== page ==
The United States’ Vital Role in the UN Human Rights Council
By Jerry Fowler, Jr
On June 6, the U.S. Ambassador to the United Nations Nikki Haley addressed the United Nations Human Rights Council in Geneva. Although she said that the United States was “looking carefully at this council and our participation in it,” she also reaffirmed the United States’ commitment to human rights—and elaborated on the theme during a speech later the same day.
Despite its relative newness, the Human Rights Council has already become one of the UN’s most high-profile, and occasionally controversial, entities. The United States currently plays a vital role in its deliberations, and the council is one of the principal means through which it wields its influence within the global human rights movement.
What is the UN Human Rights Council?
The UN Human Rights Council is a body of the United Nations that was created in 2006. It has 47 members who are elected by the UN General Assembly, so its membership is drawn from the entire United Nations.
Why is the council influential?
The Human Rights Council is the international body where countries fight about what human rights mean. It’s often referred to as the premiere global forum for human rights. But it’s really an arena for fighting about human rights—and it’s very political.
Its importance comes from the fact that nearly all countries are involved with it, so when it reaches a conclusion about human rights, it represents the opinion of nearly all of the governments in the world.
What are some of the council’s most significant actions?
The Human Rights Council appointed a commission of inquiry on Syria in 2011. Since then, it has provided documentation about the atrocities that are being committed and who is committing them.
The Human Rights Council also appointed a commission of inquiry on North Korea in 2013, which produced a landmark report that really documented beyond doubt the human rights abuses of the North Korean government. As a consequence of that report, the UN Security Council, for the first time, addressed the issue of human rights abuses in North Korea.
Overall, the council has increased scrutiny on a number of country-specific situations in recent years. It also has played an important role in bringing issues of sexual orientation and gender identity into mainstream human rights discussions.
Why is the council controversial?
There are two main reasons why it’s controversial in some corners of the United States. First, because Item 7 of the council’s standing agenda is to investigate the “human rights situation in Palestine and other occupied Arab territories.” Singling out one specific situation like this is not fair—and the United States, in particular, has worked to get that item removed, and to have the council deal with the Israeli occupation under the generic agenda items, which are used for every other situation in the world.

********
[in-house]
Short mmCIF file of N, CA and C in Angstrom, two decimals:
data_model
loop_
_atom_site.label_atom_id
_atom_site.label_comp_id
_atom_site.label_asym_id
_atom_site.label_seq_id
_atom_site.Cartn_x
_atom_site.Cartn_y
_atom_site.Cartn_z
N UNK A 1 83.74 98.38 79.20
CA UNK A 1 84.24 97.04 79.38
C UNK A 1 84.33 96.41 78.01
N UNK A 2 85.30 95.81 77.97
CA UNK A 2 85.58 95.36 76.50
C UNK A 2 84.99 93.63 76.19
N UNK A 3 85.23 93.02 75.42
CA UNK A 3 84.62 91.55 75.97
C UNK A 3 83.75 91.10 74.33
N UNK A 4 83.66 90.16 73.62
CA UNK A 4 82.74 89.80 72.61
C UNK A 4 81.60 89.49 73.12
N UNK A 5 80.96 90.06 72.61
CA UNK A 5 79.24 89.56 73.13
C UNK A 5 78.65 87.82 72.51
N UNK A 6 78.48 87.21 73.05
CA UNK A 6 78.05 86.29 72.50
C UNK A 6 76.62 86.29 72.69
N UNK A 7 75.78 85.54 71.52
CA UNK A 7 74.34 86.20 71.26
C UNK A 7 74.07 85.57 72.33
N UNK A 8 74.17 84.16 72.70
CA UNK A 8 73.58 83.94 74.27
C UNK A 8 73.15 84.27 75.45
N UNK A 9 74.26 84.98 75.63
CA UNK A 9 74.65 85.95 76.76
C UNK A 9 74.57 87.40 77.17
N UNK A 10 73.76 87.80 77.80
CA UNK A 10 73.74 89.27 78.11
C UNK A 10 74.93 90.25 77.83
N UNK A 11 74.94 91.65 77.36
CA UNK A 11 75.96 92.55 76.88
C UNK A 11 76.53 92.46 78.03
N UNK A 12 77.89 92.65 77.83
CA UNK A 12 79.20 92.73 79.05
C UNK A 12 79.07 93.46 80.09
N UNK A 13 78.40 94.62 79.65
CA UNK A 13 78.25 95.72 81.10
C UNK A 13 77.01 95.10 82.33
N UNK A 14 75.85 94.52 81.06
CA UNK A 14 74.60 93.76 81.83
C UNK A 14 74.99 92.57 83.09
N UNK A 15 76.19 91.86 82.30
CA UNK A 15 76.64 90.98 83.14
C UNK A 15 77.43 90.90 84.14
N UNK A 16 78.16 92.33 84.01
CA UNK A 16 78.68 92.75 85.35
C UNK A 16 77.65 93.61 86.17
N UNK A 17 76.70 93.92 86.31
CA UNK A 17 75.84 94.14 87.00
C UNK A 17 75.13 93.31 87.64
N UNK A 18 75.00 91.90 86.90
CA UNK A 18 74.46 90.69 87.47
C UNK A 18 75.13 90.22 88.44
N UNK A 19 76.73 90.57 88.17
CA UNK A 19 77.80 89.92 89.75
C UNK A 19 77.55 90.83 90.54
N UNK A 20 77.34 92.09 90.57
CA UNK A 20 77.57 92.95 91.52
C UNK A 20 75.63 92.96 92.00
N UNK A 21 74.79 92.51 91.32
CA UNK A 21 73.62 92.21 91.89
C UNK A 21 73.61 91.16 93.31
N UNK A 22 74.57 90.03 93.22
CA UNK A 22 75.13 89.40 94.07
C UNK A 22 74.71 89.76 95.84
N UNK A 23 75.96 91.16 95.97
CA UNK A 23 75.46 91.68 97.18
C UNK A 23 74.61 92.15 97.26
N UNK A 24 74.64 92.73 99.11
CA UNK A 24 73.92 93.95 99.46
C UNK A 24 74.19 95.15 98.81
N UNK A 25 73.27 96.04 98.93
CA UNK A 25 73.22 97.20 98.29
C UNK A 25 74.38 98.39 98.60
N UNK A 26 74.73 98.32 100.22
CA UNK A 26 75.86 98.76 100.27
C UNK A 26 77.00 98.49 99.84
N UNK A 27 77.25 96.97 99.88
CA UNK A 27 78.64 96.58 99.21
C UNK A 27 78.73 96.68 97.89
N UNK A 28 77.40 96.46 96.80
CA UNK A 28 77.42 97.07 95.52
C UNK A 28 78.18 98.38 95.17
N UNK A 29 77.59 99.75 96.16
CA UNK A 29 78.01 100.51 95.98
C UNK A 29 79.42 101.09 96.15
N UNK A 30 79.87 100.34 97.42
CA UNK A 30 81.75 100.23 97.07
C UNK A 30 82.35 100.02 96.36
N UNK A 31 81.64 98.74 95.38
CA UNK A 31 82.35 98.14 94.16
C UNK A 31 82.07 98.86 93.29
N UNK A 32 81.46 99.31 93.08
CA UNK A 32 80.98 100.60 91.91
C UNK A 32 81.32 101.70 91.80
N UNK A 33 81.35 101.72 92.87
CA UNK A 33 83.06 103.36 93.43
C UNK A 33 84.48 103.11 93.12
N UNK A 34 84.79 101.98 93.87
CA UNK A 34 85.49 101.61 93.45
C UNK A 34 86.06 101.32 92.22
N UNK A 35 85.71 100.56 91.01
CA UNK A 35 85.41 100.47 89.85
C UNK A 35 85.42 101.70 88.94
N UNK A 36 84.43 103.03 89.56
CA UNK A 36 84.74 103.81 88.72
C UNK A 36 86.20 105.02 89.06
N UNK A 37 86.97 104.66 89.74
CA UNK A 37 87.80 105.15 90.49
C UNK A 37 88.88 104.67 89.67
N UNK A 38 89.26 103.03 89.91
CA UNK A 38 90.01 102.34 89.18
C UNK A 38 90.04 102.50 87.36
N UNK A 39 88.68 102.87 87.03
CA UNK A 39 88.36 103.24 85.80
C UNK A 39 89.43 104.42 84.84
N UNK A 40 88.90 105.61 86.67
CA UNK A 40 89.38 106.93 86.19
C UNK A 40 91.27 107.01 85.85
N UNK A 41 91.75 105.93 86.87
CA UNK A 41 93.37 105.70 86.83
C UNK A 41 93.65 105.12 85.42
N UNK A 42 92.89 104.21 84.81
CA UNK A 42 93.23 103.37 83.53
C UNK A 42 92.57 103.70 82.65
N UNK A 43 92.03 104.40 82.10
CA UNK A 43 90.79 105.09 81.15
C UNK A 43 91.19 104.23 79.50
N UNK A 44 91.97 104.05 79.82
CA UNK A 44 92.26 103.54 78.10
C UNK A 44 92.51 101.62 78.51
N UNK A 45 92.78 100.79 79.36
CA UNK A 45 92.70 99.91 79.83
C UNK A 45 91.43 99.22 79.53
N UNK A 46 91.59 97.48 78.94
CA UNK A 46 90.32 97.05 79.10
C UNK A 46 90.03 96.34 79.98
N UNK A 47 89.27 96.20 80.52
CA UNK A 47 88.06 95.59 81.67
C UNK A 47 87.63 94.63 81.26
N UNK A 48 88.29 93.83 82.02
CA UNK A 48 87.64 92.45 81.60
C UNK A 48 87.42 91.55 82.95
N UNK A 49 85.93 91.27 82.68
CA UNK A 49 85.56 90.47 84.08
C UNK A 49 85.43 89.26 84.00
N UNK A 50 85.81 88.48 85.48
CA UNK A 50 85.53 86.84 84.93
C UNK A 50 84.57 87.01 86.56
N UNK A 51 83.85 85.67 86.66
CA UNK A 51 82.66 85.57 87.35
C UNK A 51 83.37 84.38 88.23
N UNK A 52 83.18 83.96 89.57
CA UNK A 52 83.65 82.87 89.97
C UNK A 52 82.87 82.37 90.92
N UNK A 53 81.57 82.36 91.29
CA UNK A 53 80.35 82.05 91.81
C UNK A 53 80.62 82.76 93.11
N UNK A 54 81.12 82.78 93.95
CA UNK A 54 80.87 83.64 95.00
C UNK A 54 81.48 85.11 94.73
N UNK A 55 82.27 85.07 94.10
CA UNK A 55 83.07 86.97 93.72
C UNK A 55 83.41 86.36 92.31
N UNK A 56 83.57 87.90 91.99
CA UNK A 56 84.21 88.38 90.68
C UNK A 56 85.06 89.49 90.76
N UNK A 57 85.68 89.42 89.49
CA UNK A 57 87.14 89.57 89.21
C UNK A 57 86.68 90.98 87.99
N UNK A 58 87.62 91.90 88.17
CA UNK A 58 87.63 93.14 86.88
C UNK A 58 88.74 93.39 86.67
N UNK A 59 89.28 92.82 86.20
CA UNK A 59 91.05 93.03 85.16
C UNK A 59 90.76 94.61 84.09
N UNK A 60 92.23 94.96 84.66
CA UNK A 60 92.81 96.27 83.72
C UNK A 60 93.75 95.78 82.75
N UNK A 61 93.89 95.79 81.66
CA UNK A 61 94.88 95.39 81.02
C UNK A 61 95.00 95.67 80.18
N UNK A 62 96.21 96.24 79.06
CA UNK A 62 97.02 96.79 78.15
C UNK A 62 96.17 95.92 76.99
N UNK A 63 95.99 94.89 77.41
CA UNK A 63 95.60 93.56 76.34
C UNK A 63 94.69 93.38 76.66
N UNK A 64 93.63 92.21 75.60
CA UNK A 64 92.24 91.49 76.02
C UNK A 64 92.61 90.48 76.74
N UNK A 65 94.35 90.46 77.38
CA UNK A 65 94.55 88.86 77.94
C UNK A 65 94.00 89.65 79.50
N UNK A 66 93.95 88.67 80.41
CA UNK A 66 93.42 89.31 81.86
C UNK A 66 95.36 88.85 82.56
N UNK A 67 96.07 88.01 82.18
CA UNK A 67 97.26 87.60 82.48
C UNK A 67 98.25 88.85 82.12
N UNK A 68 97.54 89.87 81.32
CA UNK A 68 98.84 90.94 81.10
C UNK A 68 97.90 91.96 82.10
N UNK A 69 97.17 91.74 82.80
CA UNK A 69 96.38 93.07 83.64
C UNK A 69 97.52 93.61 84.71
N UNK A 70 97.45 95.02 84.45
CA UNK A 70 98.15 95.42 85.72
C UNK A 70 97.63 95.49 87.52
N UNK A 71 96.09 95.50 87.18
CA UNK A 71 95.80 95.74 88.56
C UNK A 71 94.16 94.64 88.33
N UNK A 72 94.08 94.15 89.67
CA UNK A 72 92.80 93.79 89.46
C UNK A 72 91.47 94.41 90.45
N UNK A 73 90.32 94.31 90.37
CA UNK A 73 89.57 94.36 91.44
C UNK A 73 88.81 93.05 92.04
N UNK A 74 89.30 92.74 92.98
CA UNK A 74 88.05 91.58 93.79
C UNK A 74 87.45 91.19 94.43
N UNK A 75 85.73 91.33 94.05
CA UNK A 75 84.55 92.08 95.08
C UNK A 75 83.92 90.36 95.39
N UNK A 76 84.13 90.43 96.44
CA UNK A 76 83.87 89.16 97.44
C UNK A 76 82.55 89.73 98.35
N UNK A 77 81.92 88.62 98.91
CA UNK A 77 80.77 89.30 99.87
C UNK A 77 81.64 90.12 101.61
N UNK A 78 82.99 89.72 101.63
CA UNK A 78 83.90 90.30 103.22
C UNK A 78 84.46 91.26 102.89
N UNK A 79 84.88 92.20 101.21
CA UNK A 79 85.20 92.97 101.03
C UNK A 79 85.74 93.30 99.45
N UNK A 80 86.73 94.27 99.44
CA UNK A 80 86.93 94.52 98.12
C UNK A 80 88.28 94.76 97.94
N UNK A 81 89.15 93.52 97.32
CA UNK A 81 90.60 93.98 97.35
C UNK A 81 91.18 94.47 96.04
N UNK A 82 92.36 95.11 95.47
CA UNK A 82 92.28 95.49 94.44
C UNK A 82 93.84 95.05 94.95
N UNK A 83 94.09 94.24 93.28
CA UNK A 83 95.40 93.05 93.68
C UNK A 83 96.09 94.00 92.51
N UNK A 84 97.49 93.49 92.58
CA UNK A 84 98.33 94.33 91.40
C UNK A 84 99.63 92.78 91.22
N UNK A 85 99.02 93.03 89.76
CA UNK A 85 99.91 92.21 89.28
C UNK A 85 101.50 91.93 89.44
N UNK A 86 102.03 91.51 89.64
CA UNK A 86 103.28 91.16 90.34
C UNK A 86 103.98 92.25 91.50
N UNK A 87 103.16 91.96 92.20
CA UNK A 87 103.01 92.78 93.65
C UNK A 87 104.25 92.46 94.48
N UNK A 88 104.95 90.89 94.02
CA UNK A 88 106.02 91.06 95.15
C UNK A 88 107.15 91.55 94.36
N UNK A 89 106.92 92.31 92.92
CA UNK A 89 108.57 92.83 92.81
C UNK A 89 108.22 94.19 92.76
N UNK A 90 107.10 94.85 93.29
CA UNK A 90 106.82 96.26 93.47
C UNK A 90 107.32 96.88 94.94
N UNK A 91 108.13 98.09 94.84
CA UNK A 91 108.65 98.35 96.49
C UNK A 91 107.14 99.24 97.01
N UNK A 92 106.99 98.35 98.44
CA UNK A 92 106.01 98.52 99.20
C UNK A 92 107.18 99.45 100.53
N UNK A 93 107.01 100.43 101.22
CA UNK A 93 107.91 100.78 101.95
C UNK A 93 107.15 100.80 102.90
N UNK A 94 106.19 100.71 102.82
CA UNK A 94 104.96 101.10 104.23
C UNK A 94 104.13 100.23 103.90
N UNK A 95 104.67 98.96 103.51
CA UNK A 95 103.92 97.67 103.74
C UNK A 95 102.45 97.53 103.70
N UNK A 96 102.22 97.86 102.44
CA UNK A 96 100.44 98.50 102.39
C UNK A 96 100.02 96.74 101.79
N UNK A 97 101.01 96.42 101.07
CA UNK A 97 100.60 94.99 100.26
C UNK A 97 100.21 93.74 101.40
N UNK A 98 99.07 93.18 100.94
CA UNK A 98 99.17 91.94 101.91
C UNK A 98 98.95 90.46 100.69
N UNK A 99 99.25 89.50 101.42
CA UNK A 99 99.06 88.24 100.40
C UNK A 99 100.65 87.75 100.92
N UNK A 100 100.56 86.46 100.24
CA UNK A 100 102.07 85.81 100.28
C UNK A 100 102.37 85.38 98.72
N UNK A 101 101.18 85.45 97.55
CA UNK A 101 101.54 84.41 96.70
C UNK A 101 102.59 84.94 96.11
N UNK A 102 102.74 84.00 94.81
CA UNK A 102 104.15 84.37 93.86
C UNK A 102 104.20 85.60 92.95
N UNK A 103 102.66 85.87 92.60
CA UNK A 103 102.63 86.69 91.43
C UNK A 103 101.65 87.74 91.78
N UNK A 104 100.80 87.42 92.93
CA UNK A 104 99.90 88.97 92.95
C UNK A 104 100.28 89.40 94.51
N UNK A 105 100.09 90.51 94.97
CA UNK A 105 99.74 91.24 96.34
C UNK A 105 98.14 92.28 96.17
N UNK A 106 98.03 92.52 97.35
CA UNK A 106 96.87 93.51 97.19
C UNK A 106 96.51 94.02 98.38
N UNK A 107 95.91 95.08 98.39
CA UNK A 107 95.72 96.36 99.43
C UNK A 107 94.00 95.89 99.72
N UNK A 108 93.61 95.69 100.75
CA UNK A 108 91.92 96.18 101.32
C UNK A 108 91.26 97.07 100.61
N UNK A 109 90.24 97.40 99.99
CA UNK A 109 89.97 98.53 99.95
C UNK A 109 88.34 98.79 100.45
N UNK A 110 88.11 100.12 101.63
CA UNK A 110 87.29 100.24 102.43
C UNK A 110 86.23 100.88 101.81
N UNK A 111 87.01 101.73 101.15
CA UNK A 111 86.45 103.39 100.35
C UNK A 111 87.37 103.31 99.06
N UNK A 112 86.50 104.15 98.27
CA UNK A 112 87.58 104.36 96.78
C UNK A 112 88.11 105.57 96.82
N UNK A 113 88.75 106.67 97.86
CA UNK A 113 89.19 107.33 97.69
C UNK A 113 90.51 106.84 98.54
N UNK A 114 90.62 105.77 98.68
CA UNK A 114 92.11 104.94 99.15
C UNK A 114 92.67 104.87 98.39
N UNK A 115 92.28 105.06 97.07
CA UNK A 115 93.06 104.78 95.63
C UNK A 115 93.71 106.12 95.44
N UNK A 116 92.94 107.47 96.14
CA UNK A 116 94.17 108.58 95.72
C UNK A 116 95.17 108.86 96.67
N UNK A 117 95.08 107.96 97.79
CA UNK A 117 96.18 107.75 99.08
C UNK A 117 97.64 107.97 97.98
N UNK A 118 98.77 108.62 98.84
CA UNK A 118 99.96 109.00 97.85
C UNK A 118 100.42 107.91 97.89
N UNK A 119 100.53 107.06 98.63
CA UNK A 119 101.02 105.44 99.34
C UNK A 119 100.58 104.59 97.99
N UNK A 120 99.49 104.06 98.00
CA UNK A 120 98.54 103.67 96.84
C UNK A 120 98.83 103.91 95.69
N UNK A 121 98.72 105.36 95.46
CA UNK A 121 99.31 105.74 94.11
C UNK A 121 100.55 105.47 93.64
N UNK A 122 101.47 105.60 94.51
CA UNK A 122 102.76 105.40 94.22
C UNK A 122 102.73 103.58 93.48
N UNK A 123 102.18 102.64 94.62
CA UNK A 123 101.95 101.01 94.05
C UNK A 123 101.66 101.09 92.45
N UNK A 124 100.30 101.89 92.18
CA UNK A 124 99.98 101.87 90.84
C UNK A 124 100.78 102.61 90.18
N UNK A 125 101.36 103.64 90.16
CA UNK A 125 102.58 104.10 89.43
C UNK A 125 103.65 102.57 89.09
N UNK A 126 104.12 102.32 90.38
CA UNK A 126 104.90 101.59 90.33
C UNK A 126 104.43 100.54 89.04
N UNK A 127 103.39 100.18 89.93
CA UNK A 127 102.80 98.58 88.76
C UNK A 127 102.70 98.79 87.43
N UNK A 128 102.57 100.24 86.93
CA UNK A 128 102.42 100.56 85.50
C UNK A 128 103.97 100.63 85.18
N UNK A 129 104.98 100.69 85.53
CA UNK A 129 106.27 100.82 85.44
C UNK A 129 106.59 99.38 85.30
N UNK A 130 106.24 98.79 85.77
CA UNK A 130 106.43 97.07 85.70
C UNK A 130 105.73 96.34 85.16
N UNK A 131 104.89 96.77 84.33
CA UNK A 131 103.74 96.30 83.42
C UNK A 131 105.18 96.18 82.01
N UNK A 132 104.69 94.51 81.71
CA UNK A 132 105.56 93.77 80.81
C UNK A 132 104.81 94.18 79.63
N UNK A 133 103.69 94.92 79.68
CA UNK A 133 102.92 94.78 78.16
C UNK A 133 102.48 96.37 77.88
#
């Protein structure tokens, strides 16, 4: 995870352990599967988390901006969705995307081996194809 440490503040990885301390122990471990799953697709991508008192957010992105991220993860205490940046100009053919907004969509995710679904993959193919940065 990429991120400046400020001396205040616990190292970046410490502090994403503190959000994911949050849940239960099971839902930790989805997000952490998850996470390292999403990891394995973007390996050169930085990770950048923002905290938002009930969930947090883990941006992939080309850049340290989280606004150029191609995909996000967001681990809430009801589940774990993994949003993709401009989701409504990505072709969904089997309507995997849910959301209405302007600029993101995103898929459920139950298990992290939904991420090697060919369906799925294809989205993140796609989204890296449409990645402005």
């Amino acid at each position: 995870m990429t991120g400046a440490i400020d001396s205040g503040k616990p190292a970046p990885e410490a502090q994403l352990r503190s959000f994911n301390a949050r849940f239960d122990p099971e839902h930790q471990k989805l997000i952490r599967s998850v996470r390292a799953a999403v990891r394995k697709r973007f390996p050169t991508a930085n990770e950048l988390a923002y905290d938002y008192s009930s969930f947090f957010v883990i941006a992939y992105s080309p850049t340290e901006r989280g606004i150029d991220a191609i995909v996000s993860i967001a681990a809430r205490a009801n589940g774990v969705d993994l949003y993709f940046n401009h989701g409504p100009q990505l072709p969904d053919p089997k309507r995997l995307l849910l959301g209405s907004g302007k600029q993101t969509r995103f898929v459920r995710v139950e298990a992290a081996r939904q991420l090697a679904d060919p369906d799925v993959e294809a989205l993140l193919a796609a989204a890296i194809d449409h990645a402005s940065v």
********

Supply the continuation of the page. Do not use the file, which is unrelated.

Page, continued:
Second, the council can be controversial because countries with poor human rights records do get elected to the council. Candidates are selected based on five geographic regions, and sometimes those regions put forward only as many candidates as there are seats. So if one of those candidates is an abuser, they still get a seat. More often than not, though, if a region puts forward more candidates than there are seats, then the abusive candidates don’t do so well.
Nevertheless, it’s important to note that the council is only controversial in certain circles in the United States (and among some human rights abusers). As a general matter, the council enjoys a lot of international legitimacy, principally because its membership is drawn from the universal membership of the United Nations.
What could happen if the United States withdrew from the council?
If the United States were to walk away, the fight over what human rights mean would still continue—but the United States would not have any influence over the outcome.
The United States was not a member of the council in its early years and did not engage with it significantly. The consequence was that a lot of the council’s work was basically being driven by countries, such as Pakistan and Egypt, that are hostile to human rights.
This is why it’s important that the United States is engaged: to swing the votes in favor of human rights. The United States is incredibly influential and it can be a leader in support of human rights. When it’s not there, that voice and leadership are missing.
What are some specific examples of the United States using its “voice and leadership” to influence council policy?
In general, the council is dealing with many more country-specific situations now than it was before the United States took its seat in 2009. The council was not dealing with Iran before the United States joined, for example, but now there is a special rapporteur on the human rights situation in Iran.
Another example is Sri Lanka, which had a very violent civil war that ended in 2009 and cost tens of thousands of civilian lives. In 2014, in part due to U.S. leadership, the Human Rights Council demanded accountability for abuses that were committed in connection to the war. The council has really pressed the Sri Lankan government to move forward on accountability and reconciliation. Since the United States joined, there has been a 180 degree change in approach.
Jerry Fowler is the senior policy analyst for multilateral affairs at the Open Society Foundations.